ATLANTA, Georgia (CNN) -- It was just a chance to get his feet wet, but Olympian Eric Shanteau managed to surprise himself.
Eric Shanteau swims Friday, December 5, in the Short Course Nationals in Atlanta, Georgia.
Shanteau returned to competitive swimming over the weekend for the first time since he was treated for testicular cancer. He kicked off the U.S. Short Course Nationals in Atlanta with the men's 200-yard individual medley, clocking 1:42.59 -- a personal best, finishing second to Ryan Lochte, who holds the American record.
Shanteau finished the men's 100-yard breaststroke in 53.07, ahead of the 53.81 he clocked in last year's Short Course Nationals.
Not bad after just a few weeks of training, little rest and no shave.
"For me to go the times I just did is pretty incredible," Shanteau told CNN.
The 25-year-old Georgia native drew international attention before the Beijing Games in China when he postponed treatment so he could compete in the Olympics. There, he swam a personal best in the 200 meter breaststroke on August 13, finding cancer to be strong motivation, but he did not qualify for the finals.
Just a week later he returned to the United States, where he had surgery August 26 in Atlanta to remove the cancer. Tests revealed that most of the cancer was successfully removed and that he would not need chemotherapy.
He returned to the water with renewed determination three weeks later, an ambitious feat with a painful ending.
"That didn't work out so well," Shanteau told CNN. "I pushed off the wall the first time and I felt everything stretching in my abs, so I got right back out and my coach said to give it another week."
Six more weeks of intense training and he showed up at the Short Course Nationals, his first competition since Beijing and surgery.
"This experience gave me a very different and new perspective on life -- it's a good one," Shanteau said. "As traumatic as cancer can be, there's a lot of good that you can take out of it. Appreciate the small things."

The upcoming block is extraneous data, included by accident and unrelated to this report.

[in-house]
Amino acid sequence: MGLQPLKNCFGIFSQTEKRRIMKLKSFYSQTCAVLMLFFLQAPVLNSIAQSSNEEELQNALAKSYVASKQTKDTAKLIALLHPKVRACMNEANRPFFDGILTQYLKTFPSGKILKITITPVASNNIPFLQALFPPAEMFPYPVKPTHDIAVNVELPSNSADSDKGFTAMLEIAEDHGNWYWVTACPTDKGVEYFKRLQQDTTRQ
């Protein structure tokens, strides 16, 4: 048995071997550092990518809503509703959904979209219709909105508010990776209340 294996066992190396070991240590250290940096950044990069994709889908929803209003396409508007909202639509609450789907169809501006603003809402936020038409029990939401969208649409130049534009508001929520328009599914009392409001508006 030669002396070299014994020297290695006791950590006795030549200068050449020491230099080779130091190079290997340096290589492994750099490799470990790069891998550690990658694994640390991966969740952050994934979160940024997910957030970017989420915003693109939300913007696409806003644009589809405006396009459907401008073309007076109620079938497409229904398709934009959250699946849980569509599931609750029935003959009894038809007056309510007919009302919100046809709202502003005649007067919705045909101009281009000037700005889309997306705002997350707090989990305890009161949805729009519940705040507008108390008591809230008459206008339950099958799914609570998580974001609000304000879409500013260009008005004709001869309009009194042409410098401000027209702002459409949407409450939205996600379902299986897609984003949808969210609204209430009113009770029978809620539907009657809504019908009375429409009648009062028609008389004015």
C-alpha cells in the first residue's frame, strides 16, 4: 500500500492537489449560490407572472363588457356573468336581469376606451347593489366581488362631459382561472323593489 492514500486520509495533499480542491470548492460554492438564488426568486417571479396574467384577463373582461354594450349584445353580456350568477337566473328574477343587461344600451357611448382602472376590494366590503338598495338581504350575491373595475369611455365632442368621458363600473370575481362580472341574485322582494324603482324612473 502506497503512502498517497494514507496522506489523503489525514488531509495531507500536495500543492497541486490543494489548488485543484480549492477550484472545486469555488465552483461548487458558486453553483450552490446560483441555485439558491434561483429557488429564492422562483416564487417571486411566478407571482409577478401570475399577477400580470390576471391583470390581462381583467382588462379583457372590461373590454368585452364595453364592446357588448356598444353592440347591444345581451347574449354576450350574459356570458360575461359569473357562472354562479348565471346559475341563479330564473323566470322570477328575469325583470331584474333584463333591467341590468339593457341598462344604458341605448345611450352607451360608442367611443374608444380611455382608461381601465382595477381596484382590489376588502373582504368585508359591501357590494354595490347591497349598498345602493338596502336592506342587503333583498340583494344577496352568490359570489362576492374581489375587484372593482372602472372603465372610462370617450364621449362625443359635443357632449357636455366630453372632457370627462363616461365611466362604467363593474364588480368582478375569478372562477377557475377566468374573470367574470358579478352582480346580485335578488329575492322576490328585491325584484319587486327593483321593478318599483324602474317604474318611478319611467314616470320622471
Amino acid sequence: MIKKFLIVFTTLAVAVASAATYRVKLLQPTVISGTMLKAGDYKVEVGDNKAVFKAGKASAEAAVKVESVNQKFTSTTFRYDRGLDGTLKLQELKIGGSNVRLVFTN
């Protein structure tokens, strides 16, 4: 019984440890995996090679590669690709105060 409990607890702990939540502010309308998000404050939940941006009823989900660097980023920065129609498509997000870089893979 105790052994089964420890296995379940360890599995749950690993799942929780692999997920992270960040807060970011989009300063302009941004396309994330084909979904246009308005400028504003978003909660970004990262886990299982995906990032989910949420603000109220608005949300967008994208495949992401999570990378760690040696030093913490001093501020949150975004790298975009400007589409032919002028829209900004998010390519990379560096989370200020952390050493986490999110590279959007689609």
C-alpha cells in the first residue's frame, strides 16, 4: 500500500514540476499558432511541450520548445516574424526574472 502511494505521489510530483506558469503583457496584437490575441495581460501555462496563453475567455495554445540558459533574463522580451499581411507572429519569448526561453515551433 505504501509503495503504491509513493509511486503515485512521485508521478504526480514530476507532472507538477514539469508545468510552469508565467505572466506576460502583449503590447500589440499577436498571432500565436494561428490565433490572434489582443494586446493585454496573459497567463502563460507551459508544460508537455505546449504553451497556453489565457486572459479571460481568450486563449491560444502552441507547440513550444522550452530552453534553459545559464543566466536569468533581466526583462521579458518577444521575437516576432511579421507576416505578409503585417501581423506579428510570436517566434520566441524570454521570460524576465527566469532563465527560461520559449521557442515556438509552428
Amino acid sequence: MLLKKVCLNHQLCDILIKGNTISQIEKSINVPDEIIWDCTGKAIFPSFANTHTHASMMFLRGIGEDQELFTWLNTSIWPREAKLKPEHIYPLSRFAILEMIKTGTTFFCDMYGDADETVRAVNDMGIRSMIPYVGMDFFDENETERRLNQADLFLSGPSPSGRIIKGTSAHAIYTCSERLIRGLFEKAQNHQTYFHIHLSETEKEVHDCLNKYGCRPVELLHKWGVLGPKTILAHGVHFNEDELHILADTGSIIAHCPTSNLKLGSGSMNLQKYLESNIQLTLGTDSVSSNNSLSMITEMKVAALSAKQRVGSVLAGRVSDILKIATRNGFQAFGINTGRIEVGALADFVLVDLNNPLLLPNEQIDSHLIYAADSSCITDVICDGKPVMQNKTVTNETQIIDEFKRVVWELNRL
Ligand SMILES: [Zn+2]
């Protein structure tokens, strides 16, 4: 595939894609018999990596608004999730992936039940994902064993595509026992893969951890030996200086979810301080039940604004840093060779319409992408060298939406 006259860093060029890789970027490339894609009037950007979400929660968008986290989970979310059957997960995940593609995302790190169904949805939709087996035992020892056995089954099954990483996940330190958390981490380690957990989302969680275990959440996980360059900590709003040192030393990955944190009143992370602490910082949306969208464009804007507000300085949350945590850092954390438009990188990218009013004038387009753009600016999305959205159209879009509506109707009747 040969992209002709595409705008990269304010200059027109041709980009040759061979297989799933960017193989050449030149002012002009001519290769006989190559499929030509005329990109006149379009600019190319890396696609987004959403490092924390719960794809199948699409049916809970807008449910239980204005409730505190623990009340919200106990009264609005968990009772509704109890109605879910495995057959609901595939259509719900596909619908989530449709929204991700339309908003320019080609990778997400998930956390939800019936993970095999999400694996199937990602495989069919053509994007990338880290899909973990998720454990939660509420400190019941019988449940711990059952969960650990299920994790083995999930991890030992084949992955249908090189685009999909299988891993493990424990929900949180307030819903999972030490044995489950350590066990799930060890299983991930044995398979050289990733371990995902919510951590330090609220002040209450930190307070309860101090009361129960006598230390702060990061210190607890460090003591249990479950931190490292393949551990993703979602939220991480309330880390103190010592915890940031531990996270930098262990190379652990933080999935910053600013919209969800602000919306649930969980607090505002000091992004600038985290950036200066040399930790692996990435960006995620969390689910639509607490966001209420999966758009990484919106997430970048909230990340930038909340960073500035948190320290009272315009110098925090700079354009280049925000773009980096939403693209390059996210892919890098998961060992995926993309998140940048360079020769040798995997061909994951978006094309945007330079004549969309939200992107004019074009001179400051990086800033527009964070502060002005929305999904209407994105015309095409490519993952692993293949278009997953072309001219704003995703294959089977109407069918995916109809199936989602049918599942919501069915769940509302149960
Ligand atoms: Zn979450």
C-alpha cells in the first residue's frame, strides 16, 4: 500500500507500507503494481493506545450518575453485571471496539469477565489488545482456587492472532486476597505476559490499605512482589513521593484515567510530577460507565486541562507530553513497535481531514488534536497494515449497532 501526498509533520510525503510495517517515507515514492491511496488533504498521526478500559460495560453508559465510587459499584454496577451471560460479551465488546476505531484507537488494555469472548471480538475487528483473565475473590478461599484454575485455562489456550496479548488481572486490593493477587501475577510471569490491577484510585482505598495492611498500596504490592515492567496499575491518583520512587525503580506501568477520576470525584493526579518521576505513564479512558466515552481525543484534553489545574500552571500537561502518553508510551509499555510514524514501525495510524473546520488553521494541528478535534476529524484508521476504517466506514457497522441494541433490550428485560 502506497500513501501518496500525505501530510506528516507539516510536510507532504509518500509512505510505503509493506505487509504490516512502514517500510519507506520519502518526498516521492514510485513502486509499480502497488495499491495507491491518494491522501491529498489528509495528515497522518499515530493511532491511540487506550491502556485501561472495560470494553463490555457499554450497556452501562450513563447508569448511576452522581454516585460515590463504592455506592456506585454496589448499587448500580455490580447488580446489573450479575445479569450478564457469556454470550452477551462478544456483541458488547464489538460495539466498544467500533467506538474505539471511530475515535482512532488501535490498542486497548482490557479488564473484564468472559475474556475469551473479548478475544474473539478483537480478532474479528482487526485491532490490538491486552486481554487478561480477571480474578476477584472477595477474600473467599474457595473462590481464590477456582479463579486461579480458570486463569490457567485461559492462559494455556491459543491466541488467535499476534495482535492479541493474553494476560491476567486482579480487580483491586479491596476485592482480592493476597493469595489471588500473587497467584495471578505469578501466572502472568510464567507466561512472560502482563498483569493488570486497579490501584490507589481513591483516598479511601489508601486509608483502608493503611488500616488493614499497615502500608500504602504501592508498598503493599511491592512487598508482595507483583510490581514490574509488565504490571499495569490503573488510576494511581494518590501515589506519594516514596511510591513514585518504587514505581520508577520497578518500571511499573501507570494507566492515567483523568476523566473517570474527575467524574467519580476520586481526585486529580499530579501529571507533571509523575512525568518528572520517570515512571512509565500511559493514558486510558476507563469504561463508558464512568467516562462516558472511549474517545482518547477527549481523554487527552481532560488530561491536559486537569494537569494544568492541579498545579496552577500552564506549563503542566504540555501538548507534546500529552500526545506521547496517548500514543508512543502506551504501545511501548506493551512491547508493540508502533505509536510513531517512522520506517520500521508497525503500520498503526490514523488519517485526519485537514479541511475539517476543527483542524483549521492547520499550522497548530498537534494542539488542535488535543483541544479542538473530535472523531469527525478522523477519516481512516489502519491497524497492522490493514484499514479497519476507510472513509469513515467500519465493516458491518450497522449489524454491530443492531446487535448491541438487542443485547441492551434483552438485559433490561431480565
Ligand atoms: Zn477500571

He's been compared to Lance Armstrong, the world-renowned cyclist who was diagnosed at 25 with advanced testicular cancer. Armstrong beat the disease before going on to winning the Tour de France a record seven times.
"We talked a couple times, shared stories and got to know each other a little bit and that's obviously very cool to me," Shanteau said. "I looked up to Lance way, way before I had a similar experience."
Shanteau is involved with Armstrong's Livestrong Foundation and credits it for much of the support he has received.
"Outside the pool, as far as cancer relates, I couldn't find a better group of people to be helping me out with all this," he said.
Testicular cancer is diagnosed in about 1 in 300 men in their lifetime. It is the most common form of cancer for 15- to 34-year-olds, and one of the most curable if discovered early. Nearly 140,000 men in the United States are testicular cancer survivors.
Shanteau said cancer often preoccupied him at the Beijing Games, but that he stayed focused once he got up on the blocks.
"It didn't affect any of my racing in Beijing," Shanteau said. "It was more exhausting that it was on my mind all the time."
Is he aiming for the 2012 London Olympics?
"It's too far out right now," Shanteau said, "but it's definitely not out of the question."
He prefers to take a day-by-day approach to the sport, with his focus centered on each event -- for now, that's the 2009 World Swimming Championship in Rome, Italy.
"After that we'll look to the next one and when you do that sooner or later, four years rolls around and London will be here in no time," he said.